The abstract reasoning section is also slightly harder in the 600Q book than in the actual test. For this section, I would say that the reasons behind each correct answer are very important to read. Patterns become easier to spot with repetition, and reading through the explanations will train your mind to look for patterns you may not have considered before. Repetition also improves your unconscious mind to look for patterns which may not be obvious at the first glance.

After completing the book, I read the advice on Medify (which is now listed as outdated, but I think the advice on there is worth reading). I didn't use the questions on Medify, although they are probably quite useful and reasonably-priced compared to some other resources I have seen.

I then started doing mock exams - I used the official practice tests and the mock exam in the 600Q book.

I then redid the questions in the entire 600Q book. Of course I remembered some of the questions while repeating them, but it is good to redo them and compare your times with the first attempt. It will fill you with confidence that you will have improved your performance. Redoing the official practice tests may also help.

This does seem like a lot of preparation, but I think it is necessary to maximise your chances of getting a high score. A strong UKCAT score ensures that you have a more open choice on which universities you have a good chance of getting in to. I spent 2-3 weeks before the test doing preparation, and I think I was doing 3-4 hours per day. I believe that with really good preparation, it is possible to get a good score in this exam.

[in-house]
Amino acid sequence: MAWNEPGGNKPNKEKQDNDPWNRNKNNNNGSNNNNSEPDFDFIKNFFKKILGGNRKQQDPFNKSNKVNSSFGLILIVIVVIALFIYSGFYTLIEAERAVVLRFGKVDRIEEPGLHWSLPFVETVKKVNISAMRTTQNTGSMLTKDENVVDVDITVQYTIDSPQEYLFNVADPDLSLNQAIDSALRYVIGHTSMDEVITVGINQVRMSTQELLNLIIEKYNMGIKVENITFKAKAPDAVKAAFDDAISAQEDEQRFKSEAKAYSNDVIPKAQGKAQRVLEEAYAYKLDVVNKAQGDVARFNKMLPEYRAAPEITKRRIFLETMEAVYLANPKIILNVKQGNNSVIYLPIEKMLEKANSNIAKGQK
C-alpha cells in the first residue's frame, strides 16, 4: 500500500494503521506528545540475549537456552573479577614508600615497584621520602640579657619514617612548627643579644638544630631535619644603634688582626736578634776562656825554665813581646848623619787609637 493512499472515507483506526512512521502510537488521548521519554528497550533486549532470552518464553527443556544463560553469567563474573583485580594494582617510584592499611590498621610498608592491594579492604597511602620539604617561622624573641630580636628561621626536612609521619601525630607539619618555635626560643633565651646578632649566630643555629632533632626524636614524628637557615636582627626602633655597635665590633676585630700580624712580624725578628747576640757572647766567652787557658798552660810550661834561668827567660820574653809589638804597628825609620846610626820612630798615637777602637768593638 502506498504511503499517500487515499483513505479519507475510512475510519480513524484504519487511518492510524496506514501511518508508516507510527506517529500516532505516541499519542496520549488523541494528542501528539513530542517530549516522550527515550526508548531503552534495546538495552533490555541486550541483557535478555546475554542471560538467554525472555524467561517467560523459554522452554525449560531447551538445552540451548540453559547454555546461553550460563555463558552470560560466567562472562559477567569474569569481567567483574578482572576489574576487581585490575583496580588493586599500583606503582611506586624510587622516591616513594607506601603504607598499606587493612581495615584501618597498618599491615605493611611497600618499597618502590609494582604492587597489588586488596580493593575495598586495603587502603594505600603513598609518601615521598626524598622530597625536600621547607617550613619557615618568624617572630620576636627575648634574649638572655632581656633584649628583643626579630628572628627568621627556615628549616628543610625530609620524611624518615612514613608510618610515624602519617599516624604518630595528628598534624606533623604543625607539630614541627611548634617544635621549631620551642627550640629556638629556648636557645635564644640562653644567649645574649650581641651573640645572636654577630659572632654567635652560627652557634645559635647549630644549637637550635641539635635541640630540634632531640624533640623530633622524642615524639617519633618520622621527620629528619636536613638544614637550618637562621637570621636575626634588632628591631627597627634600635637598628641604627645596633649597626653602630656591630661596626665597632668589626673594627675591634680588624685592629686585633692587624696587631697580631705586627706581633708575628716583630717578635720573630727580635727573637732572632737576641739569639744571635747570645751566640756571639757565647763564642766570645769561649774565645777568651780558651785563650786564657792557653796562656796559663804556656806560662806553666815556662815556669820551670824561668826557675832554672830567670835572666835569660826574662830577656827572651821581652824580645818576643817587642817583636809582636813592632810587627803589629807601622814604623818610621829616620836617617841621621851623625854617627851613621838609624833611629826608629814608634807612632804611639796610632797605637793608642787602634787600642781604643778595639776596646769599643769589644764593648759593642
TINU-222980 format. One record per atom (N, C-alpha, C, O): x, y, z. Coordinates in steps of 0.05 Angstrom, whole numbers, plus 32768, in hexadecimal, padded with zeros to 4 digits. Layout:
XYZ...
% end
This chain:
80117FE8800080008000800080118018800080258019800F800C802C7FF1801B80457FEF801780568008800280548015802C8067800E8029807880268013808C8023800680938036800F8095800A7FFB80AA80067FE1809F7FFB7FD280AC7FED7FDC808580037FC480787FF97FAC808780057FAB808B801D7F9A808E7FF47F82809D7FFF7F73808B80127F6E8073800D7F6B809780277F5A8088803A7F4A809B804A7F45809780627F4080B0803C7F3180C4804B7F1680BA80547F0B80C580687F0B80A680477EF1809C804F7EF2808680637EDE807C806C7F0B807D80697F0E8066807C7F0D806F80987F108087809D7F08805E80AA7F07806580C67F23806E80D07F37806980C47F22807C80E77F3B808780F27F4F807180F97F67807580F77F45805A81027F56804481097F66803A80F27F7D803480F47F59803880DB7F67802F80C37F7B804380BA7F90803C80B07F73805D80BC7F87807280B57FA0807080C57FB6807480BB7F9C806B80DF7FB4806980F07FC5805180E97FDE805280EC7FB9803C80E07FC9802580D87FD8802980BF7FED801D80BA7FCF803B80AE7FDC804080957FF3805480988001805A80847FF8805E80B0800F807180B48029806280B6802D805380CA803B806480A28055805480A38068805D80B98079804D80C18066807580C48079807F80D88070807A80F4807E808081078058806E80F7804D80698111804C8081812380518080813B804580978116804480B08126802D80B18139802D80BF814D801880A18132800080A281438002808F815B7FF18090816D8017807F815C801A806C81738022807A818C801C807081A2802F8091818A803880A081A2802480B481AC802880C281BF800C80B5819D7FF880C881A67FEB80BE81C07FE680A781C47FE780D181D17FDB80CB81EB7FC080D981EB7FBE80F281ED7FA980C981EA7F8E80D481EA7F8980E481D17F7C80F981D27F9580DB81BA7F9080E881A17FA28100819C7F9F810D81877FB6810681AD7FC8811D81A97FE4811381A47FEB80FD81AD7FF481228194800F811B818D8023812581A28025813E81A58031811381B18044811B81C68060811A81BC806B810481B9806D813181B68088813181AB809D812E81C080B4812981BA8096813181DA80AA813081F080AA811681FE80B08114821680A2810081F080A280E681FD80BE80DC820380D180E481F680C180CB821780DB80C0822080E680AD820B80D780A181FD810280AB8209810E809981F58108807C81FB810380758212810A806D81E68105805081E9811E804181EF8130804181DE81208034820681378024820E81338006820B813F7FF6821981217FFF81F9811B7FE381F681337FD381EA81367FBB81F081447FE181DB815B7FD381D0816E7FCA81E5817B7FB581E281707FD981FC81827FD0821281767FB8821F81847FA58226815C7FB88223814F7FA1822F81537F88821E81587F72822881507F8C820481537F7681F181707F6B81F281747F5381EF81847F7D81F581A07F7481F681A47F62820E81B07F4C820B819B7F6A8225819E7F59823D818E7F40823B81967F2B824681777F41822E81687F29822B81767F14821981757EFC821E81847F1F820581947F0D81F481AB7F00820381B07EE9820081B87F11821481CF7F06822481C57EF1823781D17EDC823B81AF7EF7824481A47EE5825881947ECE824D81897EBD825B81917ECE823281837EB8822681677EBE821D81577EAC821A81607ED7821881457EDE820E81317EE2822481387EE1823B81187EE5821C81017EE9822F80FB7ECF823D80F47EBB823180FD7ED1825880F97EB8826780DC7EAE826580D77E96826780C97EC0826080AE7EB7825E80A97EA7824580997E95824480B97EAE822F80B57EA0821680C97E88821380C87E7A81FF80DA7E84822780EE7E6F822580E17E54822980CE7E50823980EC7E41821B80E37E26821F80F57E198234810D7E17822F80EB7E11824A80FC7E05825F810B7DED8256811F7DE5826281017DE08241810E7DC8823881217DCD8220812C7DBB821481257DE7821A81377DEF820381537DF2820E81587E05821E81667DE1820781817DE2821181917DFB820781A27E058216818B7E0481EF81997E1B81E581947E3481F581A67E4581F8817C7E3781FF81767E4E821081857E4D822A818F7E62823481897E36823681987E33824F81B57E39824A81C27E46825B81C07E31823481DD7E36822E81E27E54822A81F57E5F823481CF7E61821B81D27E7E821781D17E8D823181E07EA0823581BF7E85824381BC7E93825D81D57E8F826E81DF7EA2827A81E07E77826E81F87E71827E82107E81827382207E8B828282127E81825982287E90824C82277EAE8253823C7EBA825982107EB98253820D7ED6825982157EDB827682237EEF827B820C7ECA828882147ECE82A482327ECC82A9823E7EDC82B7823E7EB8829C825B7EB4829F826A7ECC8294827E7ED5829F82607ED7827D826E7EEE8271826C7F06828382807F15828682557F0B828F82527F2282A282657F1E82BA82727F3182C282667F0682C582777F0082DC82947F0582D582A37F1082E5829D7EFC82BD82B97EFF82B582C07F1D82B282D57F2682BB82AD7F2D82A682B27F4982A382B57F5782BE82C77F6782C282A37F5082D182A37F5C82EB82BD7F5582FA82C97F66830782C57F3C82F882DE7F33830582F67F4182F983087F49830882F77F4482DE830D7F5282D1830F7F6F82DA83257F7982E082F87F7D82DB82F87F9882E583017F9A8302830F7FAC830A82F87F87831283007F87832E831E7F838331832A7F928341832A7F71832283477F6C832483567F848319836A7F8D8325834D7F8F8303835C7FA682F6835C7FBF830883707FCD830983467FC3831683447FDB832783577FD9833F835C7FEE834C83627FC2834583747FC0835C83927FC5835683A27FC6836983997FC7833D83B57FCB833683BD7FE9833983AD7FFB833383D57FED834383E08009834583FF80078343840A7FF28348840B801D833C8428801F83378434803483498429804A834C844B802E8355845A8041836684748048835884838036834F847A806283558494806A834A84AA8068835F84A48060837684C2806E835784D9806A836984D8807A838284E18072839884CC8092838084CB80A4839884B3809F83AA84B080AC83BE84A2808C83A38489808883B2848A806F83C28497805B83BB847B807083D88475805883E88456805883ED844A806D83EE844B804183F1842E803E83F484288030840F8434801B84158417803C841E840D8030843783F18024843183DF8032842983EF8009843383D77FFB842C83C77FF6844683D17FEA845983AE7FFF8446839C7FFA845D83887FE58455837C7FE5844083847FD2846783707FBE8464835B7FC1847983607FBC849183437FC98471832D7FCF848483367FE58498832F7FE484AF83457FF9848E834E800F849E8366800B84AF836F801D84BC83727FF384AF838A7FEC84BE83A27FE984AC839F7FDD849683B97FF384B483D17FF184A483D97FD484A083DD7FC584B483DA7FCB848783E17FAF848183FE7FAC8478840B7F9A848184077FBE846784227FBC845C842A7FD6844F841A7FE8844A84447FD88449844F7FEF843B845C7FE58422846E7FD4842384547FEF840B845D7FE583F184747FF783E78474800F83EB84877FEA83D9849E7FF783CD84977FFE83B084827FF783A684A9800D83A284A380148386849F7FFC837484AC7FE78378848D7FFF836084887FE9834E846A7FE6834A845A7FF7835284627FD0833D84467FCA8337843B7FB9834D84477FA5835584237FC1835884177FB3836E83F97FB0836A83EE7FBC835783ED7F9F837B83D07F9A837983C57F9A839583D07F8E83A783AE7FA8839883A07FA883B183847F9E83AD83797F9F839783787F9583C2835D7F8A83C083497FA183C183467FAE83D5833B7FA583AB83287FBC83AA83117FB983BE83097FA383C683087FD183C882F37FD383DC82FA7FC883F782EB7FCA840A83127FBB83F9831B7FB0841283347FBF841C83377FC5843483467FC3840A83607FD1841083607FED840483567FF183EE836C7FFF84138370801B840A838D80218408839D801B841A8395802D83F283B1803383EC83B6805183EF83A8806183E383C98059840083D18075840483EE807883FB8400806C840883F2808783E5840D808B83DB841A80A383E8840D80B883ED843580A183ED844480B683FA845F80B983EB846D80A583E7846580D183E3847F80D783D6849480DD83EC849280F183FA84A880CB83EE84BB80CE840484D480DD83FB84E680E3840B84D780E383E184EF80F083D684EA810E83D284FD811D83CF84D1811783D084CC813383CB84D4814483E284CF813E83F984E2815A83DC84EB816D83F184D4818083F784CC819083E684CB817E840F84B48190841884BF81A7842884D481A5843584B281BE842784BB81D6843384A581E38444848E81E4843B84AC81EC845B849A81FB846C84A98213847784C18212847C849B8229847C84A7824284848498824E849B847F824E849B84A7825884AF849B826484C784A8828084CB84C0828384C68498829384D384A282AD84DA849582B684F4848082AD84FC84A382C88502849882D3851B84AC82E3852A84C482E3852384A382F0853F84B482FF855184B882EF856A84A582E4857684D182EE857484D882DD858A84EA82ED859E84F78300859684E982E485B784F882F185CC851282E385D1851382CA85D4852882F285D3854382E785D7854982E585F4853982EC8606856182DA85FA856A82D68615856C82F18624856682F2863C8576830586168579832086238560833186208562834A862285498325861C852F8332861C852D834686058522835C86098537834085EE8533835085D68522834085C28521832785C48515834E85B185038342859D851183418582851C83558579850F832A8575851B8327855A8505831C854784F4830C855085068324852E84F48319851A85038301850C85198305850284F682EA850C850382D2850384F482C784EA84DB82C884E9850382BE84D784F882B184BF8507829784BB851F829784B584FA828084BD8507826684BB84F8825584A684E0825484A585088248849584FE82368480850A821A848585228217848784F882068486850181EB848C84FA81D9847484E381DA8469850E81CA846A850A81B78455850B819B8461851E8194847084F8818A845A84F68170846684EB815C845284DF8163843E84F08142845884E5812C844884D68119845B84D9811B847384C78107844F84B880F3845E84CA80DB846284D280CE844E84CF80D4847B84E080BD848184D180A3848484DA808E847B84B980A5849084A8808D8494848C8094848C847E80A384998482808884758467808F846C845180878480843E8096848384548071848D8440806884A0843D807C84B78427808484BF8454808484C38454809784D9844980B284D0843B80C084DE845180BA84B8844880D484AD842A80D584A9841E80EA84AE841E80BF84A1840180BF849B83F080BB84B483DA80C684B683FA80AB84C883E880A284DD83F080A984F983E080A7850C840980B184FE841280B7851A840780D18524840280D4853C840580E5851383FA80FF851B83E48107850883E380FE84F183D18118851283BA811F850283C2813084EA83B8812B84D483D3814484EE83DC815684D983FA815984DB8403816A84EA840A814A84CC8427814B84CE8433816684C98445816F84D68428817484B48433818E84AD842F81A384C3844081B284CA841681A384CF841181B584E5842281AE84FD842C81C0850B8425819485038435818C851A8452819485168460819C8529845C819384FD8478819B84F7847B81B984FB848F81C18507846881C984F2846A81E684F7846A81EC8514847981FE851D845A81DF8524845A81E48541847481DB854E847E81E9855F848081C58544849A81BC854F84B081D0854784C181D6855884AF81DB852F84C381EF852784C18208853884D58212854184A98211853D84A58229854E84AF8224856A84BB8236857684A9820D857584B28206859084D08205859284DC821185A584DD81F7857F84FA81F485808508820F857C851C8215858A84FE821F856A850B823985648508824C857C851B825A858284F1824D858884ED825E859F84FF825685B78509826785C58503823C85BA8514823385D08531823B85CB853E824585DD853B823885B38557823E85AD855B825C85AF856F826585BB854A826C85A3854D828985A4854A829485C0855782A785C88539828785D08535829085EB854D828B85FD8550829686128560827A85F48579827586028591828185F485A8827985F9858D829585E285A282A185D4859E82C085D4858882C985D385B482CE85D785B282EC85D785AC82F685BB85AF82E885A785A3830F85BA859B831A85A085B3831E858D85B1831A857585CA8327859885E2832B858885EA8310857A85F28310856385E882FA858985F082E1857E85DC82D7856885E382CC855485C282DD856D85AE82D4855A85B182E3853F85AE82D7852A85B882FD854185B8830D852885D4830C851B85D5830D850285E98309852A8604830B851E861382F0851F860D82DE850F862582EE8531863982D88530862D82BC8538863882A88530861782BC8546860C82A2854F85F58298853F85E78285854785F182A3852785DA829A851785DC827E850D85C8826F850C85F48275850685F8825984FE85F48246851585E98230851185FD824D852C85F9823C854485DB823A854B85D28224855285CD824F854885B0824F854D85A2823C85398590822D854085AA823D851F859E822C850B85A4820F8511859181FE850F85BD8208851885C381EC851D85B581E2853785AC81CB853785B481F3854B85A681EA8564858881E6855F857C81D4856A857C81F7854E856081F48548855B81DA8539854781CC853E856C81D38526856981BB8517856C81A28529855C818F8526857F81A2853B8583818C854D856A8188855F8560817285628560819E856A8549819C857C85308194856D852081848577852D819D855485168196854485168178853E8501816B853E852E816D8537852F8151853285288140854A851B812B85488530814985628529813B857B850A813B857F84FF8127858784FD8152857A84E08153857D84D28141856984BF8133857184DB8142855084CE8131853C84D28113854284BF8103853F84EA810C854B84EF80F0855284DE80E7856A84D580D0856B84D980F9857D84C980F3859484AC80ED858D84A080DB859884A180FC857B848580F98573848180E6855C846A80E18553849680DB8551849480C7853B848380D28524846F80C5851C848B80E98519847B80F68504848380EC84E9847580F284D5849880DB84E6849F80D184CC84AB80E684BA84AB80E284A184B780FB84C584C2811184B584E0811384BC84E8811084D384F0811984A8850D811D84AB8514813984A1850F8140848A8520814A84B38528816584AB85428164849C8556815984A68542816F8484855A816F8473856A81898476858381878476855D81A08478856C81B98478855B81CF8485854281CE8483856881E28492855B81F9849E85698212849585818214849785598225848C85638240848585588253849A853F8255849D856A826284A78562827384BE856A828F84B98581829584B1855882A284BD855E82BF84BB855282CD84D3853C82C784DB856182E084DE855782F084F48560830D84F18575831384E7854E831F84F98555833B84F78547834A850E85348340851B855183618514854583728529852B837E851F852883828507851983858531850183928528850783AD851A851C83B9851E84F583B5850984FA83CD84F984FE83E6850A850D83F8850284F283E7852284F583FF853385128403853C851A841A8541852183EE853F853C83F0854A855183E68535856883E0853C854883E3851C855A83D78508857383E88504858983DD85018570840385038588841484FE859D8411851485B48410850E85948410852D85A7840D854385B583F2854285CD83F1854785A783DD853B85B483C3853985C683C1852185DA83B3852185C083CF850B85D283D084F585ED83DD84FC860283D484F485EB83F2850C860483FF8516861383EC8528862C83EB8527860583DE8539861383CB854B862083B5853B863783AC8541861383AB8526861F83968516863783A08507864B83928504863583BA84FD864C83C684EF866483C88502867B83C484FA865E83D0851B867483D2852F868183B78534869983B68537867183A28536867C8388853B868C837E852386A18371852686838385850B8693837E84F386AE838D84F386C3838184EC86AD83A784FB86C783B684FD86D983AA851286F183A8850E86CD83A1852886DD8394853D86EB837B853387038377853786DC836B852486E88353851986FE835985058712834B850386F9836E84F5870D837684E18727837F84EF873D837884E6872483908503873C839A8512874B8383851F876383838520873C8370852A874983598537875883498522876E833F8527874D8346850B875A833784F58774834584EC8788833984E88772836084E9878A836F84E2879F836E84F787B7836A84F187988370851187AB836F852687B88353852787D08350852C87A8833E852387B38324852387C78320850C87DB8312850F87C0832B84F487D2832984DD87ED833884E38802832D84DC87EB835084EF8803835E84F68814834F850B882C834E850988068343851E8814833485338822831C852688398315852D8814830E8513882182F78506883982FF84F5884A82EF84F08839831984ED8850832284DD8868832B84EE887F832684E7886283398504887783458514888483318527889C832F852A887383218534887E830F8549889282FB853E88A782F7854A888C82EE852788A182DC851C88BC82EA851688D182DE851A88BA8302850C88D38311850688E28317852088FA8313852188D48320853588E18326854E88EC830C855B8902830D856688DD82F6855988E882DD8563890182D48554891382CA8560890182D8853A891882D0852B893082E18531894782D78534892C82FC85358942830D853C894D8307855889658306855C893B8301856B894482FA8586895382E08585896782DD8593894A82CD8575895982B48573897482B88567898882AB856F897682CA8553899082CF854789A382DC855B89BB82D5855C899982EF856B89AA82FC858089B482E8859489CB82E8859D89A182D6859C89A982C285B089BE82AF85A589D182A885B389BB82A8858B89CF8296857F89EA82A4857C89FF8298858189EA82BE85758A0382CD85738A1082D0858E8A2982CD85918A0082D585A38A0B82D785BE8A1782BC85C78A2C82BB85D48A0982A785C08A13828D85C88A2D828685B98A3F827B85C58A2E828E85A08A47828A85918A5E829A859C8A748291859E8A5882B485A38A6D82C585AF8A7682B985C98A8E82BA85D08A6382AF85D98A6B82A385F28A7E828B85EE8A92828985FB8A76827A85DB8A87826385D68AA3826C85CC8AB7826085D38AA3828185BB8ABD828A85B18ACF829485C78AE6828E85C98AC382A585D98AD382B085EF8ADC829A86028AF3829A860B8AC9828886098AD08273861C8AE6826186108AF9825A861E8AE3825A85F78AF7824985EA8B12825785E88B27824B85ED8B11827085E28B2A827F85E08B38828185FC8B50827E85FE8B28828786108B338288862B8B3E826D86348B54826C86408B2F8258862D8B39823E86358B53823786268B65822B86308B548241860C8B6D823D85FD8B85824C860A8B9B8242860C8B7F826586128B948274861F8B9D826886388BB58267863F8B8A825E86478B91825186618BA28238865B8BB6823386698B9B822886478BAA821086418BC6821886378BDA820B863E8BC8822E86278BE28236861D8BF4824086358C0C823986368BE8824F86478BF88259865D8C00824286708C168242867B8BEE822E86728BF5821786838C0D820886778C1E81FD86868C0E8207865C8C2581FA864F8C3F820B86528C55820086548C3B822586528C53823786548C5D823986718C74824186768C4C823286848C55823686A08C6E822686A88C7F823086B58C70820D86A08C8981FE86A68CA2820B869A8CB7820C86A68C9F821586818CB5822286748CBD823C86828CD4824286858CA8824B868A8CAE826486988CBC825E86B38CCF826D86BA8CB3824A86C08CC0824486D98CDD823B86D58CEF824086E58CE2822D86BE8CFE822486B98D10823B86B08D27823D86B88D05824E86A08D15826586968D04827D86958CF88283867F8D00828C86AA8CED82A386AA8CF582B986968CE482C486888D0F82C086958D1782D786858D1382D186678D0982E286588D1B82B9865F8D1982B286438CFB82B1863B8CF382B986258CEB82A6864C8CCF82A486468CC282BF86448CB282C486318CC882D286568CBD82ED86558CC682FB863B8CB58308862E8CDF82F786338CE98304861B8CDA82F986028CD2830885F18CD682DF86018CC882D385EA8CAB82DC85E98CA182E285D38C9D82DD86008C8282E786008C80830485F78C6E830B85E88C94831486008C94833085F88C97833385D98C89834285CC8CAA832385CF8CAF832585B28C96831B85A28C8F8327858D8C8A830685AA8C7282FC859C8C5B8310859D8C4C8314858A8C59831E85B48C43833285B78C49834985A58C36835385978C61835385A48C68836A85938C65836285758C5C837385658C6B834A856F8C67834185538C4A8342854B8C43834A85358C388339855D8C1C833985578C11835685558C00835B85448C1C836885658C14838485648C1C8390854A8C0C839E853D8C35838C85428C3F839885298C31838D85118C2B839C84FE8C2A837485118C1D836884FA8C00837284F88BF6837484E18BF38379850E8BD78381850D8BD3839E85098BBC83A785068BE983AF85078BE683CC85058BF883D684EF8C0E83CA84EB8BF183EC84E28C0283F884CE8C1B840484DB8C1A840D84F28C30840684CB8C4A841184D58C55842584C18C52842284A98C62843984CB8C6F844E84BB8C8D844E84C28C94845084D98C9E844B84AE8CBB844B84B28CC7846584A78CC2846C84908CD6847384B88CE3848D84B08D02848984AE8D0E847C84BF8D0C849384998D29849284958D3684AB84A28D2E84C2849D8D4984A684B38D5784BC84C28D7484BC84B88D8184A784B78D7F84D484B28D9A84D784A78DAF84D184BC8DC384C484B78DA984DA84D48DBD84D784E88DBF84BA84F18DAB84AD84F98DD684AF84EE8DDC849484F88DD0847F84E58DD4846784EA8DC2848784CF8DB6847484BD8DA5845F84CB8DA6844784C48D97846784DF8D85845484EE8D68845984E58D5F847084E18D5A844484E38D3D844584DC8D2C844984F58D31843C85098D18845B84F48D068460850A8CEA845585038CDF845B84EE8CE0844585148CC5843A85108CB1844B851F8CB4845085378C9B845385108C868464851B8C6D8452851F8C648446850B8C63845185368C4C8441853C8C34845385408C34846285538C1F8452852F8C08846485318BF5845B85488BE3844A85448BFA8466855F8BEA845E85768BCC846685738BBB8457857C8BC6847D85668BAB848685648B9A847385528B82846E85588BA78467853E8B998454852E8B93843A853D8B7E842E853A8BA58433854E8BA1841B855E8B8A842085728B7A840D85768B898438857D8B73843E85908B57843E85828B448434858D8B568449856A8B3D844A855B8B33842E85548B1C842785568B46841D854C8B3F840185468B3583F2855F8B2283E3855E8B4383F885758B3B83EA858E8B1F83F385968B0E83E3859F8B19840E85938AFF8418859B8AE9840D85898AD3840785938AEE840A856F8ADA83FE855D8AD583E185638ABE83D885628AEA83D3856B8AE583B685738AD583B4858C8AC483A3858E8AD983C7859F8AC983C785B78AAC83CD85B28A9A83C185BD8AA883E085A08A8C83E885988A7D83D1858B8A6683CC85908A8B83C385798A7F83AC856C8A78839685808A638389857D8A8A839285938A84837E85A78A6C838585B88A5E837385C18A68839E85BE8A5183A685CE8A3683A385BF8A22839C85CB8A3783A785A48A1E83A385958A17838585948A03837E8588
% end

Advice on specific sections

Verbal reasoning - with this section, I think the best things to do are read the question very carefully and do lots of practice. With practice, you can see where you go wrong and reading the reasoning behind each correct answer helps you to understand the process in which you should tackle the questions.

Quantitative reasoning - I would recommend doing maths questions under timed conditions. This is the best way to ensure that you can cope with this section in the time limit. I would start with easier questions and go up in difficulty, and after a few weeks you will find that your speed will increase a huge deal.

Abstract reasoning - as with the everything else, practice, practice and more practice will help you master this section. Repetition will allow your sub-conscious brain to recognise patterns from before, which is helpful as there are so many things to look out for. The explanations in the 600Q book are very good at helping you look for specific patterns.

Decision analysis - for this section, practice is helpful to get used to the question format. Looking at the rationale behind the questions does help you to understand what kind of things may appear in the test, and helps you to spot any small tricks that will boost your score by a few marks.